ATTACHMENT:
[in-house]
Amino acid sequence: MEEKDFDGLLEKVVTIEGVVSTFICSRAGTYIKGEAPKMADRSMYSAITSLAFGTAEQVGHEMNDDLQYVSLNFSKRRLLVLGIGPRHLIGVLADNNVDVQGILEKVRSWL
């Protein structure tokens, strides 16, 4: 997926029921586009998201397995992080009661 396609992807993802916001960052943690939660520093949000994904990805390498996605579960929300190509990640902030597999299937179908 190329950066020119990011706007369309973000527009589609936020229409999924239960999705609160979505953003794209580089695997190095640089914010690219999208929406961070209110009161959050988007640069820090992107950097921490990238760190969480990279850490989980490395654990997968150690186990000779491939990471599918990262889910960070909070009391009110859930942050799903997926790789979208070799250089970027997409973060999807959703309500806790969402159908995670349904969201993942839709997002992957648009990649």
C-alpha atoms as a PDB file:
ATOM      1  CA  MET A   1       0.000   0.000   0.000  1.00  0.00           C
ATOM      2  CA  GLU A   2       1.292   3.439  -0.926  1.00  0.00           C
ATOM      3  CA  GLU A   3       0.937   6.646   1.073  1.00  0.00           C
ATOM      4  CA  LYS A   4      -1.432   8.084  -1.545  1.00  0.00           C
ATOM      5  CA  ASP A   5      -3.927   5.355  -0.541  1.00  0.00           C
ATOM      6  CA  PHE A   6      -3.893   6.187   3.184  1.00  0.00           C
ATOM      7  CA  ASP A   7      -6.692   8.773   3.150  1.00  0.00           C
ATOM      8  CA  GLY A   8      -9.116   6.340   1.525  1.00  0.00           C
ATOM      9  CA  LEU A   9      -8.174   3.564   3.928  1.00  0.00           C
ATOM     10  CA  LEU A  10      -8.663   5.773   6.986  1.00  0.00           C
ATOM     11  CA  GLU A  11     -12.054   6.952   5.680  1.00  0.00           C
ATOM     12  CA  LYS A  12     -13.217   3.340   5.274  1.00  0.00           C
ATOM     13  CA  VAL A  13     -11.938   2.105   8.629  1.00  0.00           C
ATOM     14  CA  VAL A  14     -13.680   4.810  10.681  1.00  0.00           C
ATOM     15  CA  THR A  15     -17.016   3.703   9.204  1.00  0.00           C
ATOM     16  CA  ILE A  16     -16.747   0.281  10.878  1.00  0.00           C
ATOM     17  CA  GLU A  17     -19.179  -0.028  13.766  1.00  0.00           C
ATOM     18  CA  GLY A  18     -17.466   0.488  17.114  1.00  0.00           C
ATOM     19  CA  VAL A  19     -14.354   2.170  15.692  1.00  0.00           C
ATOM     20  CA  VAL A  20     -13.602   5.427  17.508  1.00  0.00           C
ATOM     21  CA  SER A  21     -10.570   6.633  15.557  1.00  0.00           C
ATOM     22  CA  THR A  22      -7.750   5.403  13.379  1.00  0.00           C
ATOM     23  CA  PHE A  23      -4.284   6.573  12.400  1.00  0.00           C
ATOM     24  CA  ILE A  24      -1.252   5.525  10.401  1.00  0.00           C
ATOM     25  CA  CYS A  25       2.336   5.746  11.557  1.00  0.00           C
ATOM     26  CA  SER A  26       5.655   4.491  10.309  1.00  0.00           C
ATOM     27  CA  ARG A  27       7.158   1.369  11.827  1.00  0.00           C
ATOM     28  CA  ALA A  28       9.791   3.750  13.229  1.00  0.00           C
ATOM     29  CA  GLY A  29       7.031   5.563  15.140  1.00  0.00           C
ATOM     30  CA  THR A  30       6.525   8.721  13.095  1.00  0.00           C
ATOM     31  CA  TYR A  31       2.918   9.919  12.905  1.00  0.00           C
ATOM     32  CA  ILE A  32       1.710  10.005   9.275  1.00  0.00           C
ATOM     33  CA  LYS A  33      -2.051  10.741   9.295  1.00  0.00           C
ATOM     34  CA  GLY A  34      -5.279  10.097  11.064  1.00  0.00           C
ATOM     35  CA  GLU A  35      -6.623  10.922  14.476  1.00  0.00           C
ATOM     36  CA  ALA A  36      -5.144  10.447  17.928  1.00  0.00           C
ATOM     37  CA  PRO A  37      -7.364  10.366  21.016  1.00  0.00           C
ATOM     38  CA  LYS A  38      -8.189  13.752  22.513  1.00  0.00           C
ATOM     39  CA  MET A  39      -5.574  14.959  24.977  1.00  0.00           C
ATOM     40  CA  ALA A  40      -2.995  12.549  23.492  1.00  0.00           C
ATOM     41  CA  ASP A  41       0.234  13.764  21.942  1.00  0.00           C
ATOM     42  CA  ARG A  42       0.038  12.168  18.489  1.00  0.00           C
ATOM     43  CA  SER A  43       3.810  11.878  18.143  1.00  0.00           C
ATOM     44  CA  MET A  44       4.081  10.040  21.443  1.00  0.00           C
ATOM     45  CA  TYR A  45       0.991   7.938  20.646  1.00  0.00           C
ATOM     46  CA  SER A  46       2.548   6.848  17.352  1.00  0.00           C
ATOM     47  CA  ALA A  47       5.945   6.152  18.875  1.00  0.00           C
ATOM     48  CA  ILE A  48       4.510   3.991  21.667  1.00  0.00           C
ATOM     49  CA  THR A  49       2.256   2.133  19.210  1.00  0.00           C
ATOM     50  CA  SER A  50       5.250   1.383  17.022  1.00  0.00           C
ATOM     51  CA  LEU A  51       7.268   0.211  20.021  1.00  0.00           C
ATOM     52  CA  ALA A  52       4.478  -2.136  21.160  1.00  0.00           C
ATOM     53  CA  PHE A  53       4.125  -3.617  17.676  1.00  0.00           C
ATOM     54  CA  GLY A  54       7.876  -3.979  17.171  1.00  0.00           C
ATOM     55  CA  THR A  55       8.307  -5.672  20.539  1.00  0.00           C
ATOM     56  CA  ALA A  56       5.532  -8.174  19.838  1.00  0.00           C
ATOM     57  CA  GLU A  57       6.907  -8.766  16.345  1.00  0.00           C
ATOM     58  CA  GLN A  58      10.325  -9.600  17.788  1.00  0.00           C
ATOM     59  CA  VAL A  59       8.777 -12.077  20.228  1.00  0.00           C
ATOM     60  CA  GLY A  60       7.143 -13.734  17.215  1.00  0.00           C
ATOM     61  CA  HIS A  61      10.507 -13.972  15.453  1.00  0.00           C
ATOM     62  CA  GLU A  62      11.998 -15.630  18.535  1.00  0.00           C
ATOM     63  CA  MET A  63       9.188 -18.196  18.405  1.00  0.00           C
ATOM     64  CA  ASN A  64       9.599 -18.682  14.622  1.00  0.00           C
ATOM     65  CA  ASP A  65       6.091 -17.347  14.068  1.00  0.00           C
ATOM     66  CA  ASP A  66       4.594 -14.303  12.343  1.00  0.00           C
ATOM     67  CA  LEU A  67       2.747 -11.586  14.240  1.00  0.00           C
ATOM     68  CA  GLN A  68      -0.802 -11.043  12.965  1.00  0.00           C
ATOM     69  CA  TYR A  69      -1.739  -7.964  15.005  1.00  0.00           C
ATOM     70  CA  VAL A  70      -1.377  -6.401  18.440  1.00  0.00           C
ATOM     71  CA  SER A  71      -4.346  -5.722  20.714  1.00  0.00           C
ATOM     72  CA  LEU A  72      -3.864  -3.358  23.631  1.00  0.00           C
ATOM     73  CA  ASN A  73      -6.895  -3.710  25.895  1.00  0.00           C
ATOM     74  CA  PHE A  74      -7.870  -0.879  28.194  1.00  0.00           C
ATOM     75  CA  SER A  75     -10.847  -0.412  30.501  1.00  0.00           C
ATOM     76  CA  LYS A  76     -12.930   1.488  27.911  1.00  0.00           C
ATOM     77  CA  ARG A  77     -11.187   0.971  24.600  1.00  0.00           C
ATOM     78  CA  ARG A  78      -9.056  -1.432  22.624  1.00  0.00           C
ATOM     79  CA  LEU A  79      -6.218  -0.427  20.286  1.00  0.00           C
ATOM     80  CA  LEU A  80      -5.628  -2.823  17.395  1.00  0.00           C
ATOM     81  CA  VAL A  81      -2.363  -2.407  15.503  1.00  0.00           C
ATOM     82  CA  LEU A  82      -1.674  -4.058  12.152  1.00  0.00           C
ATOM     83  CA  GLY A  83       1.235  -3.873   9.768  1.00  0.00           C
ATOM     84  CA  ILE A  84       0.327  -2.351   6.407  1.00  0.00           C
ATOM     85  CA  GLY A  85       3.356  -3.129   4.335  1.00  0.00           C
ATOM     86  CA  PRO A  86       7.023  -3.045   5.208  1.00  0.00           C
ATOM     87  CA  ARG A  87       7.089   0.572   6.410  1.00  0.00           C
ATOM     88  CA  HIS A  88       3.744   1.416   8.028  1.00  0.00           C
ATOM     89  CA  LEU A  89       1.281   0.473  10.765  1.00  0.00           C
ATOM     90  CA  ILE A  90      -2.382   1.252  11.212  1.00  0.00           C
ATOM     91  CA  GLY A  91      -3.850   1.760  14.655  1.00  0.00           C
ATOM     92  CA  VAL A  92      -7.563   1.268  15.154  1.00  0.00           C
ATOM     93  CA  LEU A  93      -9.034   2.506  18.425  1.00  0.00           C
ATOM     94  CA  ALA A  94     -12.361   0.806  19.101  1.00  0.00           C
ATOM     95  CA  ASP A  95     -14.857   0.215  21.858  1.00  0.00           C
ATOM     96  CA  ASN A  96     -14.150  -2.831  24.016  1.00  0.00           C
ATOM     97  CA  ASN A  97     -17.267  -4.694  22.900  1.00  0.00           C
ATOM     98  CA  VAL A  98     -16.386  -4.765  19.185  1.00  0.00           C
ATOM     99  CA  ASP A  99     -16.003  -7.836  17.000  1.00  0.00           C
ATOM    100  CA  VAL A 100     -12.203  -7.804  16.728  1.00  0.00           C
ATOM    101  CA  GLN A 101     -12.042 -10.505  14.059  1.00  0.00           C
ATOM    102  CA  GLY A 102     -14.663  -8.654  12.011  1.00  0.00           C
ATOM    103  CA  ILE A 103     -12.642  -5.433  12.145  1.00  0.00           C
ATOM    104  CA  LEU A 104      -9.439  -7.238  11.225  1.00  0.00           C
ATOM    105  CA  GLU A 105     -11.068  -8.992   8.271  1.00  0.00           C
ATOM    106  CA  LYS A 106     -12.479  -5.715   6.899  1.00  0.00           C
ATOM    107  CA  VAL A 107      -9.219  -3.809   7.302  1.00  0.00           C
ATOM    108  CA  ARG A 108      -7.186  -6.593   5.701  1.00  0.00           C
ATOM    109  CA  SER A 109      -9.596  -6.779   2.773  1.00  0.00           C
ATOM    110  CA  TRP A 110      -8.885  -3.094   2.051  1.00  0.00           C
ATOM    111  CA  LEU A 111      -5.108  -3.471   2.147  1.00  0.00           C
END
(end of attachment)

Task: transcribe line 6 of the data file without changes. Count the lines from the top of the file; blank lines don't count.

ATOM      2  CA  GLU A   2       1.292   3.439  -0.926  1.00  0.00           C